It might seem ludicrous to use the word “underappreciated” when discussing an artist with as many accomplishments and accolades as Joni Mitchell. In addition to having sold millions of albums, Mitchell is the recipient of eight Grammy awards among many nominations (as well as a Lifetime Achievement Award in 2002); she is also a Rock And Roll Hall Of Fame inductee and a member of the Order Of Canada. She remains the default reference point for every unimaginative music critic confronted with any female vocalist not working within the genres of hip-hop or metal. But visit a college campus today and asked a random student to name five Joni Mitchell songs. Even if one of them could sing you the chorus of “Big Yellow Taxi” (covered by artists ranging from Amy Grant to Counting Crows and prominently sampled on Janet Jackson and Q-Tip’s 1997 almost-hit “Got ’til It’s Gone”), chances are pretty good they won’t know it by name. You know… it’s the one about the parking lot.
As a lyricist, Mitchell, at her best, holds her own against matchless wordsmiths like Dylan and Leonard Cohen, though she is rarely evoked in such conversations. She has ably produced and arranged most of her own richly idiosyncratic albums, but she is almost never name-checked alongside Brian Wilson or Quincy Jones as one of pop music’s great arrangers. Given her improbable collaboration with curmudgeonly jazz legend Charles Mingus or her wholehearted embrace of nascent sampling technology as early as 1975, you’d expect she’d be credited as an intrepid musical daredevil on par with Neil Young and Lou Reed, but, again, no. Though Mitchell would claim, correctly, to have more in common with Schubert than any folk singer, in 1968, Rolling Stone condescendingly called her “the penny yellow blonde with a vanilla voice.” The rippling effect of such faint praise has a way of damning even the most prestigious of pop stars.
We are speaking relatively, of course. After all, Joni Mitchell is a household name, which is more than you can say for Laura Nyro, Julie Driscoll, Rickie Lee Jones, or Judee Sill. But just as artists with appeal that initially seemed marginal or esoteric have with time been roundly and rightfully recognized for their trailblazing genius — Lou, Patti, Iggy — canonized artists like Mitchell are, perhaps as a result, often taken for granted, evoked but rarely celebrated. While informally polling some music-enthusiast friends of mine about this piece, no fewer than four admitted they weren’t familiar enough with Mitchell’s oeuvre to comfortably weigh in. Even rock-reverent publications like Mojo and Uncut, allies to cutting edge artists and dinosaur acts alike, have yet to publish a Joni Mitchell cover story.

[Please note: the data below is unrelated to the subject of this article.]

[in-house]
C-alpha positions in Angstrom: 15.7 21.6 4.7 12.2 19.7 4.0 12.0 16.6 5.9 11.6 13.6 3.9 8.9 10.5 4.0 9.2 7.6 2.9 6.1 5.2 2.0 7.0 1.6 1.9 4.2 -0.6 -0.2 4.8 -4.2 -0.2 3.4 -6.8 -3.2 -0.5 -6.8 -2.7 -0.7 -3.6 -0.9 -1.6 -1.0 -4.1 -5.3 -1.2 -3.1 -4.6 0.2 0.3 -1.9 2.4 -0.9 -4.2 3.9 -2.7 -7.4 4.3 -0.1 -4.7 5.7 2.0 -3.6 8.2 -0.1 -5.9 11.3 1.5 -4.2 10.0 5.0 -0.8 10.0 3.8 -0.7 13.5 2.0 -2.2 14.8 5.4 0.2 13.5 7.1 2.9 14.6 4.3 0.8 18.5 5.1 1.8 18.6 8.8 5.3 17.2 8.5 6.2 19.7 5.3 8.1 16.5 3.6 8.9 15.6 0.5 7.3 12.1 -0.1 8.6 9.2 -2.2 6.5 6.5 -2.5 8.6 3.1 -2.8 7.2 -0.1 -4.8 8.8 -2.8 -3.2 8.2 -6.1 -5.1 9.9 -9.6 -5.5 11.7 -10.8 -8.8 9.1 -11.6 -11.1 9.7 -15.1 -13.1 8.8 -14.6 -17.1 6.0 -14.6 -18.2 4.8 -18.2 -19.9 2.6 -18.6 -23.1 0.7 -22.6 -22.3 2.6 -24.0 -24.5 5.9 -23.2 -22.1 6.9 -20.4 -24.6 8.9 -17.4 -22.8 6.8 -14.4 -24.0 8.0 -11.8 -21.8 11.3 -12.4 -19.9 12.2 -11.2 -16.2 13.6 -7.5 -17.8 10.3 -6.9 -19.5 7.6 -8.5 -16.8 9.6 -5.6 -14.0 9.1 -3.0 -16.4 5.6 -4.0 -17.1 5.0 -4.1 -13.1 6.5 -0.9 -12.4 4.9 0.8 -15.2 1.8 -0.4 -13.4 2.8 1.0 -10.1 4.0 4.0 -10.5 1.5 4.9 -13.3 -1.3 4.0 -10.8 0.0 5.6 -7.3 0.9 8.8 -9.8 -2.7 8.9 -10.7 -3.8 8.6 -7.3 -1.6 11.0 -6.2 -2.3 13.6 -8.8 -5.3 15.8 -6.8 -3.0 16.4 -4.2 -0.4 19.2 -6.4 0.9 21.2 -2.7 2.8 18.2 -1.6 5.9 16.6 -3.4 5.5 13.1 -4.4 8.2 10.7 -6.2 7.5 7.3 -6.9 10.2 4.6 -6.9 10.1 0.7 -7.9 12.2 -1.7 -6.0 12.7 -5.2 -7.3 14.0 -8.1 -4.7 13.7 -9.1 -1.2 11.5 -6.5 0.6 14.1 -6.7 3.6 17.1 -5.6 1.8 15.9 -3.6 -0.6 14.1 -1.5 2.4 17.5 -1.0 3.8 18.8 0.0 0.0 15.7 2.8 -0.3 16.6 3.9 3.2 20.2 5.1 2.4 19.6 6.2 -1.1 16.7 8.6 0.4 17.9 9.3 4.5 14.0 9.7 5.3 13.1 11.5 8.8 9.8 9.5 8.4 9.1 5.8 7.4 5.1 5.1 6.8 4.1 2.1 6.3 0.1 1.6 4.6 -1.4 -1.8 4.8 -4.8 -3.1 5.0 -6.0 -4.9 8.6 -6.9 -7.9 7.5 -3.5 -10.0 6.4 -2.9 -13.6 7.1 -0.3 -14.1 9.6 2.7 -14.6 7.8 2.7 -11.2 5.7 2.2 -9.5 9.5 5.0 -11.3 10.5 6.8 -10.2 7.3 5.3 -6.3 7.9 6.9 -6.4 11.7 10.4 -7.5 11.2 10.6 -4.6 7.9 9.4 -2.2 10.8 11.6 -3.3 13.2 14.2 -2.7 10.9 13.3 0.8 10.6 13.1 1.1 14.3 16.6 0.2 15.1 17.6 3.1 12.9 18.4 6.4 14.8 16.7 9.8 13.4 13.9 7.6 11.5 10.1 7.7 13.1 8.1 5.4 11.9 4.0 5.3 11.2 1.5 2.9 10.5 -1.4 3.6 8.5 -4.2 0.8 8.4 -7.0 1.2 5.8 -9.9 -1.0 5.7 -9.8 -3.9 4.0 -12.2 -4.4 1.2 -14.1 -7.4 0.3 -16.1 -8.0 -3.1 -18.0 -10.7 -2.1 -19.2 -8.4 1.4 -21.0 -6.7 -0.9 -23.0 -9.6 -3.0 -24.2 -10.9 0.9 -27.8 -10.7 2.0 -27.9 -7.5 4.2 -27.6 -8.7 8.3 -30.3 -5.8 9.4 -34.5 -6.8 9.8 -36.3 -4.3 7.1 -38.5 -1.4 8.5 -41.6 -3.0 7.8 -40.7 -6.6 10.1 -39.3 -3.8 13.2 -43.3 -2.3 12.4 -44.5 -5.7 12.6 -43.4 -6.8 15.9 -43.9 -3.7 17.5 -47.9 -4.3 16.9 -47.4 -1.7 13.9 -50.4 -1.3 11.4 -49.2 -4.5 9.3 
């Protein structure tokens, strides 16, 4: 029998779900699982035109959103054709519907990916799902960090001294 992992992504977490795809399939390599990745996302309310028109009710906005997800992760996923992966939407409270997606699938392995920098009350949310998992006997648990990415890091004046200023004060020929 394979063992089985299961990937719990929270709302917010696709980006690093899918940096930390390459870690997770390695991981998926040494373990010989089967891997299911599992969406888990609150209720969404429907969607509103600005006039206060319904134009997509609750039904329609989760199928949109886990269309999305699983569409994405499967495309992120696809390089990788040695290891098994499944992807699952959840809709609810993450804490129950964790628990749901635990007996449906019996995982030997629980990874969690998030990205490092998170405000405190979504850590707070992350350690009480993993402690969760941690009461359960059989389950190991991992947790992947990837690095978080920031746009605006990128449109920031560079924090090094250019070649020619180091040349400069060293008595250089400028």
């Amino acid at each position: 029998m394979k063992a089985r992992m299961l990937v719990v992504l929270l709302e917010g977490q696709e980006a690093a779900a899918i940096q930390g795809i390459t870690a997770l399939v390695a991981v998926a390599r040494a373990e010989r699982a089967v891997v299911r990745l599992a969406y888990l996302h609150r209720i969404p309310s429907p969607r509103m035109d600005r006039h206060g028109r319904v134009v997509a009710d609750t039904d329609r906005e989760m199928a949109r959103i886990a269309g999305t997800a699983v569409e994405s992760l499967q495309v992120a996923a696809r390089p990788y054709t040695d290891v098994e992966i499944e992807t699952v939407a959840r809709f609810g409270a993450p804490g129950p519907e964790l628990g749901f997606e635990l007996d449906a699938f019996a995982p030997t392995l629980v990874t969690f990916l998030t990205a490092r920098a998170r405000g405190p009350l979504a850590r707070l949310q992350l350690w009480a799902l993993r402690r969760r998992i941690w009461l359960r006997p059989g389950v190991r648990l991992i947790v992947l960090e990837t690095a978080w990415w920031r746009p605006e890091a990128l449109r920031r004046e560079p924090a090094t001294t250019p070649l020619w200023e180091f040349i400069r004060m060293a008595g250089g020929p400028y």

Why is this? Well, negative connotations, for starters: Publicly, Mitchell can come off as pretentious and privileged, traits that occasionally spill over into, even pervade, her music. Note, for example, the forced, mirthless laughter at the end of “Big Yellow Taxi,” a phony-sounding chortle one could easily imagine following Marie Antoinette’s quip about the peasants and their cake.
Also, like Van Morrison, Mitchell frequently sounds intoxicated by her own genius, openly reveling in the meticulous perfection of her own creations; it’s not hard to imagine music fans reared on the Ramones (or Green Day) bristling at what they might reasonably perceive as boomer megalomania. Add pompously setting Yeats poems to music, appearing in blackface, and publicly criticizing admitted disciples like Madonna and Alanis Morissette, and you’re left with an artist than can be pretty difficult to defend. Q-Tip may have said it best: Joni Mitchell never lies.
We must also briefly acknowledge the elephant in the room: sexism. And while it is best to dispense with prosaic and idiotic discussions about Mitchell’s place within some market-constructed canon of “female artists,” to deny the unquestionable femininity of Mitchell’s writing voice is to do the work an equally grave disservice. In her songs, Mitchell is never “one of the boys,” nor is she the token beauty among the beasts; rather, her work exists as a deviation from an androcentric narrative perspective that persists among songwriters of both genders even to this day. This point of view has always seemed more natural than nurtured; there is little capital-f Feminism to be found in Mitchell’s music, and yet, within these shrewd, unapologetic and passionate songs, she posits empowerment not as philosophy, but as self-evident truth. This cannot be overstated. For context, consider that when Mitchell released the ambitious Don Juan’s Reckless Daughter in 1975, rock and roll had yet to experience riot grrl or even Lilith Fair; other albums released that year were titled Love Gun, Cat Scratch Fever, and Hard Again.
Attempting to codify the nineteen albums that make up Joni Mitchell’s discography was difficult, and I submit this list not as any sort of authoritative final word, but as a primer for those looking for an entry point beyond the ubiquitous “Big Yellow Taxi” or “Woodstock.” Despite the rankings, it is important to note that Mitchell’s great work continues well beyond her extraordinary peak period between 1971 and 1979.
The Countdown begins here.